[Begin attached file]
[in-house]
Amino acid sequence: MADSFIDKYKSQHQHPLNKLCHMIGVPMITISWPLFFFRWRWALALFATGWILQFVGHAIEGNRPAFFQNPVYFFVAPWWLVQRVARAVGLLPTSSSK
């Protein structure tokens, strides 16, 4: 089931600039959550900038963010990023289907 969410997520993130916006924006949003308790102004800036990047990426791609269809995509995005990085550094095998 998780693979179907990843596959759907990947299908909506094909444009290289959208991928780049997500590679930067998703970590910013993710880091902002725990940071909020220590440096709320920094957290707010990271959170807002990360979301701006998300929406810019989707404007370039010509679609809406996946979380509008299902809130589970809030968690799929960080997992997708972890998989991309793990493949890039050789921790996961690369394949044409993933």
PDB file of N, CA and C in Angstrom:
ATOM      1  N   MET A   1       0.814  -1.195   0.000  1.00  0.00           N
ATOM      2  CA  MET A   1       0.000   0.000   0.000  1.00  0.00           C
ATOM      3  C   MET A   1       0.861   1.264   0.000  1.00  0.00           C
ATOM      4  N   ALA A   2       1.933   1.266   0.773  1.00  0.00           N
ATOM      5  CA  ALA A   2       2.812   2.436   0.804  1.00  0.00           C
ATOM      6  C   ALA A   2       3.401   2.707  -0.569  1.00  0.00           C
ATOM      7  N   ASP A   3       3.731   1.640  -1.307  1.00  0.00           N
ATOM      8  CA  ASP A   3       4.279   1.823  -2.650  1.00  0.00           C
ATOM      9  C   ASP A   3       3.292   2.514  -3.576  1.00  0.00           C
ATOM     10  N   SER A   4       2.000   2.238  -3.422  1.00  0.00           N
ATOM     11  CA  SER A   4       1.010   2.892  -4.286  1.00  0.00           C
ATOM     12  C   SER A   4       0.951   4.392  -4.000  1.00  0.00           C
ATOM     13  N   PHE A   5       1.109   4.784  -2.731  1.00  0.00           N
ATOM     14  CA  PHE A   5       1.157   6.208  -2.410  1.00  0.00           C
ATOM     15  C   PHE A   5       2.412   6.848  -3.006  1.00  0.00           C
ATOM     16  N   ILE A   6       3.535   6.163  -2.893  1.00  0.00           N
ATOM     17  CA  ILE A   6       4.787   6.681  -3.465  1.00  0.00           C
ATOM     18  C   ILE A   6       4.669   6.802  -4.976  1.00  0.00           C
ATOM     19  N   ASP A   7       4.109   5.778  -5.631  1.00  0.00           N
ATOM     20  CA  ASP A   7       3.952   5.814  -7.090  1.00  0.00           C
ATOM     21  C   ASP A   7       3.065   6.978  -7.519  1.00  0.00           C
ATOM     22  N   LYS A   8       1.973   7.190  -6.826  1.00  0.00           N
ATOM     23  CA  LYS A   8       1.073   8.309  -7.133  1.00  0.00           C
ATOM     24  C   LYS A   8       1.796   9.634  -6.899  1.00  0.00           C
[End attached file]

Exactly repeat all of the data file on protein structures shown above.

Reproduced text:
[in-house]
Amino acid sequence: MADSFIDKYKSQHQHPLNKLCHMIGVPMITISWPLFFFRWRWALALFATGWILQFVGHAIEGNRPAFFQNPVYFFVAPWWLVQRVARAVGLLPTSSSK
């Protein structure tokens, strides 16, 4: 089931600039959550900038963010990023289907 969410997520993130916006924006949003308790102004800036990047990426791609269809995509995005990085550094095998 998780693979179907990843596959759907990947299908909506094909444009290289959208991928780049997500590679930067998703970590910013993710880091902002725990940071909020220590440096709320920094957290707010990271959170807002990360979301701006998300929406810019989707404007370039010509679609809406996946979380509008299902809130589970809030968690799929960080997992997708972890998989991309793990493949890039050789921790996961690369394949044409993933």
PDB file of N, CA and C in Angstrom:
ATOM      1  N   MET A   1       0.814  -1.195   0.000  1.00  0.00           N
ATOM      2  CA  MET A   1       0.000   0.000   0.000  1.00  0.00           C
ATOM      3  C   MET A   1       0.861   1.264   0.000  1.00  0.00           C
ATOM      4  N   ALA A   2       1.933   1.266   0.773  1.00  0.00           N
ATOM      5  CA  ALA A   2       2.812   2.436   0.804  1.00  0.00           C
ATOM      6  C   ALA A   2       3.401   2.707  -0.569  1.00  0.00           C
ATOM      7  N   ASP A   3       3.731   1.640  -1.307  1.00  0.00           N
ATOM      8  CA  ASP A   3       4.279   1.823  -2.650  1.00  0.00           C
ATOM      9  C   ASP A   3       3.292   2.514  -3.576  1.00  0.00           C
ATOM     10  N   SER A   4       2.000   2.238  -3.422  1.00  0.00           N
ATOM     11  CA  SER A   4       1.010   2.892  -4.286  1.00  0.00           C
ATOM     12  C   SER A   4       0.951   4.392  -4.000  1.00  0.00           C
ATOM     13  N   PHE A   5       1.109   4.784  -2.731  1.00  0.00           N
ATOM     14  CA  PHE A   5       1.157   6.208  -2.410  1.00  0.00           C
ATOM     15  C   PHE A   5       2.412   6.848  -3.006  1.00  0.00           C
ATOM     16  N   ILE A   6       3.535   6.163  -2.893  1.00  0.00           N
ATOM     17  CA  ILE A   6       4.787   6.681  -3.465  1.00  0.00           C
ATOM     18  C   ILE A   6       4.669   6.802  -4.976  1.00  0.00           C
ATOM     19  N   ASP A   7       4.109   5.778  -5.631  1.00  0.00           N
ATOM     20  CA  ASP A   7       3.952   5.814  -7.090  1.00  0.00           C
ATOM     21  C   ASP A   7       3.065   6.978  -7.519  1.00  0.00           C
ATOM     22  N   LYS A   8       1.973   7.190  -6.826  1.00  0.00           N
ATOM     23  CA  LYS A   8       1.073   8.309  -7.133  1.00  0.00           C
ATOM     24  C   LYS A   8       1.796   9.634  -6.899  1.00  0.00           C